Romans 5:12 12 Therefore, just as sin entered the world through one man, and death through sin, and in this way death came to all people, because all sinned [Death entered the world. All the creation experiences violence and death. Today a wolf eats a lamb.]

    Romans 8:18-21 I consider that our present sufferings are not worth comparing with the glory that will be revealed in us. For the creation waits in eager expectation for the children of God to be revealed. For the creation was subjected to frustration, not by its own choice, but by the will of the one who subjected it, in hope that[h] the creation itself will be liberated from its bondage to decay and brought into the freedom and glory of the children of God. [All creation suffers and awaits for the children of God to be covered again with the Glory of God.]

    2 Corinthians 5:1-3 For we know that if the earthly tent we live in is destroyed, we have a building from God, an eternal house in heaven, not built by human hands. Meanwhile we groan, longing to be clothed instead with our heavenly dwelling, because when we are clothed, we will not be found naked. [God will cover us again with His Glory. Our bodies will be incorruptible again!]

    Isaiah 11:6-8 The wolf will live with the lamb, the leopard will lie down with the goat, the calf and the lion and the yearling[a] together; and a little child will lead them. The cow will feed with the bear, their young will lie down together, and the lion will eat straw like the ox. The infant will play near the cobra’s den, and the young child will put its hand into the viper’s nest. [In the world to come, animals will live together. All animals will be back to their original state, when they all were vegetarians, including us. The actual “natural” food chain/web will no longer exists…]

    Isaiah 65:25 The wolf and the lamb will feed together, and the lion will eat straw like the ox, and dust will be the serpent’s food. They will neither harm nor destroy on all my holy mountain,” says the Lord. [No more harm, nor destroying anything. Just as the Gan Eden (Garden of Eden).]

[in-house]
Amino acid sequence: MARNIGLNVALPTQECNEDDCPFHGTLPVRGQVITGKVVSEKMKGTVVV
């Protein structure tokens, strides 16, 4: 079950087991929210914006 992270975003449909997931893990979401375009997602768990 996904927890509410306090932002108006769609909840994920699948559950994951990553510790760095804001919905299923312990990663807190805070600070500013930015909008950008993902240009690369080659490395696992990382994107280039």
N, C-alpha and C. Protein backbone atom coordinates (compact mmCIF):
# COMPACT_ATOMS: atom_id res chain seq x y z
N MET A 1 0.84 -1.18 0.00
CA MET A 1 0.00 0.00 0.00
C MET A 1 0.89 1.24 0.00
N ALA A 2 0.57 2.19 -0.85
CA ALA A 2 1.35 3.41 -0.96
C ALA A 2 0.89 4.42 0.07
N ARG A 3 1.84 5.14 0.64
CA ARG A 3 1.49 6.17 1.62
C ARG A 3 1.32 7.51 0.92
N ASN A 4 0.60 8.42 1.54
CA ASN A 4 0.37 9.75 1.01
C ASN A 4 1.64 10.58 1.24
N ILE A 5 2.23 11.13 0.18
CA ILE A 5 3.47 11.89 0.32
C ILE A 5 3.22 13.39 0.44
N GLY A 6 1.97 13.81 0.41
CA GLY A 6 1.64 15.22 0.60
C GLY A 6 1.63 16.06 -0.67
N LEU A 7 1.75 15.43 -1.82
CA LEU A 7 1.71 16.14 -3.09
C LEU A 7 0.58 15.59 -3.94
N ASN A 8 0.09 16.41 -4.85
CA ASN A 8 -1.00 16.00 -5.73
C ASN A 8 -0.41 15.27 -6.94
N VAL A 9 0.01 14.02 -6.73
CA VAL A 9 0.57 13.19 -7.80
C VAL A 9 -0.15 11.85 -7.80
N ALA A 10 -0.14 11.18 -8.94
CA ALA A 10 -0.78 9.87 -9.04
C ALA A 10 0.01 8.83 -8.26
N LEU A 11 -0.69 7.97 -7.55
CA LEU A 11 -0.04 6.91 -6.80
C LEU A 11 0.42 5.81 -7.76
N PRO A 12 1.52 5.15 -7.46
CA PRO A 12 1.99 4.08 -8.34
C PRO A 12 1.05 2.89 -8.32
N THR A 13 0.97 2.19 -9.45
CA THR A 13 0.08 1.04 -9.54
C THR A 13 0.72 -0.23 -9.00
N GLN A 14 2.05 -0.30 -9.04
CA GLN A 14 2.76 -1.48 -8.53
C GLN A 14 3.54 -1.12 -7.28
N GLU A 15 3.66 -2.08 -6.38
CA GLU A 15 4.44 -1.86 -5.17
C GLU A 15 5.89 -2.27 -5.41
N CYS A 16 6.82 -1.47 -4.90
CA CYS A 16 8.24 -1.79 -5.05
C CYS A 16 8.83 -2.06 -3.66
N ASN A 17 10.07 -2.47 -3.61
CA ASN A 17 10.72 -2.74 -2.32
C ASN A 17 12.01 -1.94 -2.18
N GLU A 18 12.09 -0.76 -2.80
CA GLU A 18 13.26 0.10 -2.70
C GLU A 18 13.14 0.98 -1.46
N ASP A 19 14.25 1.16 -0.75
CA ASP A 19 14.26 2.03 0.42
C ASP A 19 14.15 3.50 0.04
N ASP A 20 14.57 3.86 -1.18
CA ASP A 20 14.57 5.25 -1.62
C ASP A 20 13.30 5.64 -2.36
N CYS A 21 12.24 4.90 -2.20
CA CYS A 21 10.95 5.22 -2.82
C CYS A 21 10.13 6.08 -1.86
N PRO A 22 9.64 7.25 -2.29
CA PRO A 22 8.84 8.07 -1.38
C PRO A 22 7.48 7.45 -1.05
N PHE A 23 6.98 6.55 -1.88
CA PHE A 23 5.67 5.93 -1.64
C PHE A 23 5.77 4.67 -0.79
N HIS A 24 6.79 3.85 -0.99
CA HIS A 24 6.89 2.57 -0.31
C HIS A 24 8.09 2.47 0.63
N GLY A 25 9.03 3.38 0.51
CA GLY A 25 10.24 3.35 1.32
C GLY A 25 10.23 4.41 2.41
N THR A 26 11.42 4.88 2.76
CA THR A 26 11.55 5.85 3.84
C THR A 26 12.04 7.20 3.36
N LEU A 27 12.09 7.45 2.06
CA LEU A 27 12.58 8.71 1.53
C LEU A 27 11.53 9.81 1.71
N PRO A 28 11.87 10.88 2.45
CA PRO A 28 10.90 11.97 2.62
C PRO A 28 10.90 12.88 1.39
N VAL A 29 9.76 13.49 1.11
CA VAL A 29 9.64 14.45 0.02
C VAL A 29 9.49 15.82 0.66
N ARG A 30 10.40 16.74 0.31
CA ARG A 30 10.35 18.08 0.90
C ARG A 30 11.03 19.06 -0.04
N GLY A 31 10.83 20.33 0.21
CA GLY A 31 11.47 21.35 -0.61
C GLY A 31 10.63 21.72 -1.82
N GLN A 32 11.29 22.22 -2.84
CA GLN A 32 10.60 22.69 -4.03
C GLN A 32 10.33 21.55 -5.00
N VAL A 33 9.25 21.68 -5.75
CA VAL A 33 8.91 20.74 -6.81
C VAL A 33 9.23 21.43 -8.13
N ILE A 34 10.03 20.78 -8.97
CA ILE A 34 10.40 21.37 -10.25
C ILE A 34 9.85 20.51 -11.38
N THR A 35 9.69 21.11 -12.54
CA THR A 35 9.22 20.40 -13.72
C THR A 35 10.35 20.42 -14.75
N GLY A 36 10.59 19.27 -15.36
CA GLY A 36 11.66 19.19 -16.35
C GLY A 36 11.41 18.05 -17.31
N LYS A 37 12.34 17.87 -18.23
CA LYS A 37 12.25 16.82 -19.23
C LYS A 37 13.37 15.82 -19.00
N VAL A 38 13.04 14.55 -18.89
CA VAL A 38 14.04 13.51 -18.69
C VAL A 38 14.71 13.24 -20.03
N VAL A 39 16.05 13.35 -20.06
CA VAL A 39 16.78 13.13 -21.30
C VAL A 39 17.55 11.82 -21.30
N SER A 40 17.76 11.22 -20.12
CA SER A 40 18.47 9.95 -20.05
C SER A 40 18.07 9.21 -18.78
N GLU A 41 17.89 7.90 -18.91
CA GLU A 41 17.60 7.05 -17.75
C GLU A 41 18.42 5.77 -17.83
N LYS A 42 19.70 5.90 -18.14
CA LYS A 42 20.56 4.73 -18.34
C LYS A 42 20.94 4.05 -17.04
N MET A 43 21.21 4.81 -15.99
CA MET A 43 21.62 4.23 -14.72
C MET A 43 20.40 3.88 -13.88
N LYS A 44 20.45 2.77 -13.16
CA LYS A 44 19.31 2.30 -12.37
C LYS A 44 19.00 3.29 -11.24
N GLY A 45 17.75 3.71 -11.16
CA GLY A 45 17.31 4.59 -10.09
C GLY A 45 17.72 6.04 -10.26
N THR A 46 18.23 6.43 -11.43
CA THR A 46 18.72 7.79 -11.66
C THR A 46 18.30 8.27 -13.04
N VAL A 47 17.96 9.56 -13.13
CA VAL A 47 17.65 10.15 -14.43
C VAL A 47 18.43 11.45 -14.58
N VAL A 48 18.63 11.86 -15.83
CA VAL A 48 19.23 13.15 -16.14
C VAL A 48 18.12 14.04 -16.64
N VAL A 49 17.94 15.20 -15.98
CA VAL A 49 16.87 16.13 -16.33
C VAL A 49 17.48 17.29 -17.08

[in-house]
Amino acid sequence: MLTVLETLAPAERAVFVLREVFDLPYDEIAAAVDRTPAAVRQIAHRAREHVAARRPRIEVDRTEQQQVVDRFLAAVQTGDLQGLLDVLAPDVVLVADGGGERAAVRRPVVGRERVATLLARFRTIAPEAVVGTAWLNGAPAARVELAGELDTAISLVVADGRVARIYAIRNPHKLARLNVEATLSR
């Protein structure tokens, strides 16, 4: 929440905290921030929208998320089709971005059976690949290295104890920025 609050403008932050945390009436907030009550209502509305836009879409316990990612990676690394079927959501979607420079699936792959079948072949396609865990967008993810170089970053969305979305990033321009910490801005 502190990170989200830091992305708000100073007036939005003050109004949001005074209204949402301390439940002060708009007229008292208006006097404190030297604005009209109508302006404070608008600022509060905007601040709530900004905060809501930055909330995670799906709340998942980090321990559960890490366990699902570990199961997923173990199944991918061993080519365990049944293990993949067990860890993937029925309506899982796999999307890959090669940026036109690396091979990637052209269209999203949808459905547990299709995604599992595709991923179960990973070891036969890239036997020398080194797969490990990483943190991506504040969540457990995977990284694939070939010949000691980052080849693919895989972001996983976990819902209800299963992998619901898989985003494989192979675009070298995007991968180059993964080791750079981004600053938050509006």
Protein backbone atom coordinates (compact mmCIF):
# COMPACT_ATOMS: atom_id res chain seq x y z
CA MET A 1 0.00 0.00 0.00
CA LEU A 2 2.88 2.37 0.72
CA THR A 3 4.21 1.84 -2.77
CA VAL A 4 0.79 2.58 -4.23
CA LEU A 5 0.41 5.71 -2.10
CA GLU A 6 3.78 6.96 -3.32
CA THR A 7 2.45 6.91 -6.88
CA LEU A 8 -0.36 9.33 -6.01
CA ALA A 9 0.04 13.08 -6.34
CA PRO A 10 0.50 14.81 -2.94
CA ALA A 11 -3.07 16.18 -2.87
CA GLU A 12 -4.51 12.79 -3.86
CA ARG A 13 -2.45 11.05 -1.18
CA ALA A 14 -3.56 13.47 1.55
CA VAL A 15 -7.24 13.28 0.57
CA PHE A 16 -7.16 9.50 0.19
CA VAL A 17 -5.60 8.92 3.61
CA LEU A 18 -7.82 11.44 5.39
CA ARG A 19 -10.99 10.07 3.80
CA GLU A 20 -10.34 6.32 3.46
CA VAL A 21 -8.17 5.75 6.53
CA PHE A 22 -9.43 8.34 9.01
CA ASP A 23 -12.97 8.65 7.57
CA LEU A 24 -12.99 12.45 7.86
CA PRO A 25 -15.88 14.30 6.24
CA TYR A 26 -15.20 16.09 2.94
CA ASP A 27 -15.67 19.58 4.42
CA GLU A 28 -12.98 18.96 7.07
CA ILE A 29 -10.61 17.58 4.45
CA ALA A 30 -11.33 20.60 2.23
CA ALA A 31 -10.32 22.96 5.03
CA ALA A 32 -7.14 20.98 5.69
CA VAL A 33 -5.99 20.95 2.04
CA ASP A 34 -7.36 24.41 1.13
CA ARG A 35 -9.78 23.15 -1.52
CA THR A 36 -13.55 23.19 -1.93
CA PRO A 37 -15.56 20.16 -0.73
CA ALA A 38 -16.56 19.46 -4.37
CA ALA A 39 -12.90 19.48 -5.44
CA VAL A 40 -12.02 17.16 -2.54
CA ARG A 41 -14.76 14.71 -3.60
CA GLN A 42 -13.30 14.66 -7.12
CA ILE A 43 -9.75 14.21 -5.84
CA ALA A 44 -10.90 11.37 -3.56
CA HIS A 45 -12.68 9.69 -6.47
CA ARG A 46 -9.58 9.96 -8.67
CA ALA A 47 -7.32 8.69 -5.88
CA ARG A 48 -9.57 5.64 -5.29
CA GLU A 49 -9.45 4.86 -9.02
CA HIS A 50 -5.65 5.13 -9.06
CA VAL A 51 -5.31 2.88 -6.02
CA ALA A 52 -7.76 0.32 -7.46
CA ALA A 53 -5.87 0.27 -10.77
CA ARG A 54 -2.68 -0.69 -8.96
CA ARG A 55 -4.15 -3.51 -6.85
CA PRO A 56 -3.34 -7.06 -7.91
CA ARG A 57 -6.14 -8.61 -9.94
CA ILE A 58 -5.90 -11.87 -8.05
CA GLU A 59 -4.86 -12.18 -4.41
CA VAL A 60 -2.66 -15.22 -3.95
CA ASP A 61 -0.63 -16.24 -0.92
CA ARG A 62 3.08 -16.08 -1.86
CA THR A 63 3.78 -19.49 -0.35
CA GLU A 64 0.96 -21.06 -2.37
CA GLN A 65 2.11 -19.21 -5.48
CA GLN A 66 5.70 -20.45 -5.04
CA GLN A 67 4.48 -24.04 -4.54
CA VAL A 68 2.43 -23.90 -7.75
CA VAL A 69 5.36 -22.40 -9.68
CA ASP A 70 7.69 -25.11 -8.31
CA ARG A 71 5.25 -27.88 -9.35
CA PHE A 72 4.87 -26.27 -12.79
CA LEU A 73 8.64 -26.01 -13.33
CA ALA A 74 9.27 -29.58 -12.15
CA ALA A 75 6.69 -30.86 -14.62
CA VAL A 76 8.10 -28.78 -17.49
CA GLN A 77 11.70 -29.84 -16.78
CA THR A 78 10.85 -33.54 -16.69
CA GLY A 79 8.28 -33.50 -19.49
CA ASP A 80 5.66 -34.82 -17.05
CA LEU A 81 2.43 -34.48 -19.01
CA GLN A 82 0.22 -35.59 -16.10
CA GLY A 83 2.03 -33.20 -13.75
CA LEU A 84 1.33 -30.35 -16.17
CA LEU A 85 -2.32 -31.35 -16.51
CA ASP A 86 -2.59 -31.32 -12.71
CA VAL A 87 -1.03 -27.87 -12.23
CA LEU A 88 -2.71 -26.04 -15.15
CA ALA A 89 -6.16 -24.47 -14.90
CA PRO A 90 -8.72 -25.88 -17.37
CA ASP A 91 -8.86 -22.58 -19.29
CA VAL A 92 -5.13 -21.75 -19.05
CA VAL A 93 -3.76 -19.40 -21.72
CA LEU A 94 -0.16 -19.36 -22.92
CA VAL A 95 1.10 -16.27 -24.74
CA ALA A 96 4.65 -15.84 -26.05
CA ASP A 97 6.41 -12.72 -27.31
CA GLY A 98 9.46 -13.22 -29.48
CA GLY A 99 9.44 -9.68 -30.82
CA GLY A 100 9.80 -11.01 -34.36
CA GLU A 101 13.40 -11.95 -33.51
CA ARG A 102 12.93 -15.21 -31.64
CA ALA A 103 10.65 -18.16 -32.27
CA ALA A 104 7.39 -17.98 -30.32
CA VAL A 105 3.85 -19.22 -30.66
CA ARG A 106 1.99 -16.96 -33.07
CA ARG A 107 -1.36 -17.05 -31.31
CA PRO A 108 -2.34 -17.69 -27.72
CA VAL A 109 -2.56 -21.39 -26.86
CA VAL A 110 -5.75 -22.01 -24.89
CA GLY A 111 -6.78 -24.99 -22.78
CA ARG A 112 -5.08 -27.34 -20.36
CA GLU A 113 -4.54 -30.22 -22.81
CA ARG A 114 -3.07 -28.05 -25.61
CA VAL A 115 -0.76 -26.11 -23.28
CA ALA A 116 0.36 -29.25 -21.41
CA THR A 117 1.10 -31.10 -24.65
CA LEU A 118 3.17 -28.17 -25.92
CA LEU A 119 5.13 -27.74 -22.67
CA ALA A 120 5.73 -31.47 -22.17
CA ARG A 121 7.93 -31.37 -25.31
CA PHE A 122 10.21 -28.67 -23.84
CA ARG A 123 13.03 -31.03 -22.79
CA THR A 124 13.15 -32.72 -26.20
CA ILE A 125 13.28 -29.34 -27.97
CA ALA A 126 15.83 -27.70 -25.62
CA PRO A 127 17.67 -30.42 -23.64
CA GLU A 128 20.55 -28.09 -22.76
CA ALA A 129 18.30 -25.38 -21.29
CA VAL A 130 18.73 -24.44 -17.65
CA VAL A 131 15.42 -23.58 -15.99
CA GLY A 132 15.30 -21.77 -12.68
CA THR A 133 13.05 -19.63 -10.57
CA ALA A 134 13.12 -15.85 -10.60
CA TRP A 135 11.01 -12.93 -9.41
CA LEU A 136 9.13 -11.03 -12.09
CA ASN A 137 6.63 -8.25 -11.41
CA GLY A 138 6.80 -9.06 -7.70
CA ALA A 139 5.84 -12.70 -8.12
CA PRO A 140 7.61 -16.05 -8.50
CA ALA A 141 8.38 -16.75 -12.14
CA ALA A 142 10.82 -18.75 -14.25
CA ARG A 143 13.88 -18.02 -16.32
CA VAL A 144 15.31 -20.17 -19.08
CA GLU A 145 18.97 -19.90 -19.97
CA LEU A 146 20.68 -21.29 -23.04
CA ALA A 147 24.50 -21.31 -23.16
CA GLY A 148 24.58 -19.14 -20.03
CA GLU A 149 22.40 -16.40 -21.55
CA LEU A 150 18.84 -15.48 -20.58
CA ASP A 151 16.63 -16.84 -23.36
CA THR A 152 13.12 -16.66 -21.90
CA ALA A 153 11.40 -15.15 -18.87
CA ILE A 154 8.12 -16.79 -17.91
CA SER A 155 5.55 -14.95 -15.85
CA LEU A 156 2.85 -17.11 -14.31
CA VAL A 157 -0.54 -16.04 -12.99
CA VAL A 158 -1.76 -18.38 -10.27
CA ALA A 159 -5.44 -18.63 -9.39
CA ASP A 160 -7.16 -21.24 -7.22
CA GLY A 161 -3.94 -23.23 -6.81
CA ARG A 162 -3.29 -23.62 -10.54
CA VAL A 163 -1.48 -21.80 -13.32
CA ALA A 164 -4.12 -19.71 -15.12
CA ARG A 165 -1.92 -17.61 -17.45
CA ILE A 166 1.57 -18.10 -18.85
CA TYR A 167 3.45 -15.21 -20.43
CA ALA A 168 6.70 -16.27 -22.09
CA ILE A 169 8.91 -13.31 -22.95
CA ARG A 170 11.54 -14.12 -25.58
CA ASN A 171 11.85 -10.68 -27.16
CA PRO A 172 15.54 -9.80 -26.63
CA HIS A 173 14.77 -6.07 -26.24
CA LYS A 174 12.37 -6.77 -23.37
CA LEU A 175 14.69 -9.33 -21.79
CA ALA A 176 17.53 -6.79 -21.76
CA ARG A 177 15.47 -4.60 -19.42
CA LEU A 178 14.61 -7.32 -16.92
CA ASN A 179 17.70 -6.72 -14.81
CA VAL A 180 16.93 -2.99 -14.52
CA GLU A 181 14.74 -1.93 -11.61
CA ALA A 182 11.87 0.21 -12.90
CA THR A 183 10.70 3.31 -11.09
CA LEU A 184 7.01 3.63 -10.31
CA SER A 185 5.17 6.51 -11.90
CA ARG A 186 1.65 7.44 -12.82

Luke 19:10 “For the Son of Man came to seek and to save the lost.” [Yeshua came to recover not only man’s souls, but the whole creation.]

    Psalm 16:10 because you will not abandon me to the realm of the dead, nor will you let your holy one see decay.

    Yeshua’s resurrected body was different. Unlike Eliezer (Lazarus), Yeshua had a body that would not decay. No wonder His disciples could not recognize Him after His resurrection:

    John 20:15 He asked her, “Woman, why are you crying? Who is it you are looking for?” Thinking he was the gardener, she said, “Sir, if you have carried him away, tell me where you have put him, and I will get him.”

    Luke 24:15-16 15 As they talked and discussed these things with each other, Jesus himself came up and walked along with them; but they were kept from recognizing him.

    John 21:12 Jesus said to them, “Come and have breakfast.” None of the disciples dared ask him, “Who are you?” They knew it was the Lord.

    1. Dr. Eli Lizorkin-Eyzenberg

      All resurrection including Jesus’ is a PHYSICAL resurrection (not only in spirit). It is a different type of physical resurrection.

  5. Cesar De Jesus

    It is important view the different between resurrection (Like Yeshua named Jesus) who lives for ever or resuscitation (like Lazarus and others) who die again.

    1. Dr. Eli Lizorkin-Eyzenberg

      My apologies to approving this comment and replying to it with delay. We can argue of definition of terms and seek to use more theologically precise terms of course. I do not think that in this case what you are suggesting is necessary, though of course possible. We of course agree that the resurrection of those who will die again are qualitatively different from those who will never die again.

  6. Peter Michael Thornber

    This interesting and inspiring comment illustrates an application of one of Jesus’ ”I AM” sayings: ”I am the Way, the Truth and the Life”.

    The Way – as is well said in this post, the name for, the watchword of, Jesus’ first followers.

    The Truth – they witness to the truth of His life, His words, His message which is authenticated and certified by

    The Life – His new Resurrection Life as foreshewn in Lazarus [cf. the dry bones in Ezekiel xxxvij and the ”many bodies of the saints which … arose, and came out of the graves after His Resurrection, and went into the holy city and appeared unto many[Matt. xxvij]]

    1. Shara H.

      and the ”many bodies of the saints which … arose, and came out of the graves after His Resurrection, and went into the holy city and appeared unto many[Matt. xxvij]] this section has been show to be a forgery. I will get the research (there are several sources) for Dr. Eli . It’s not found in older texts.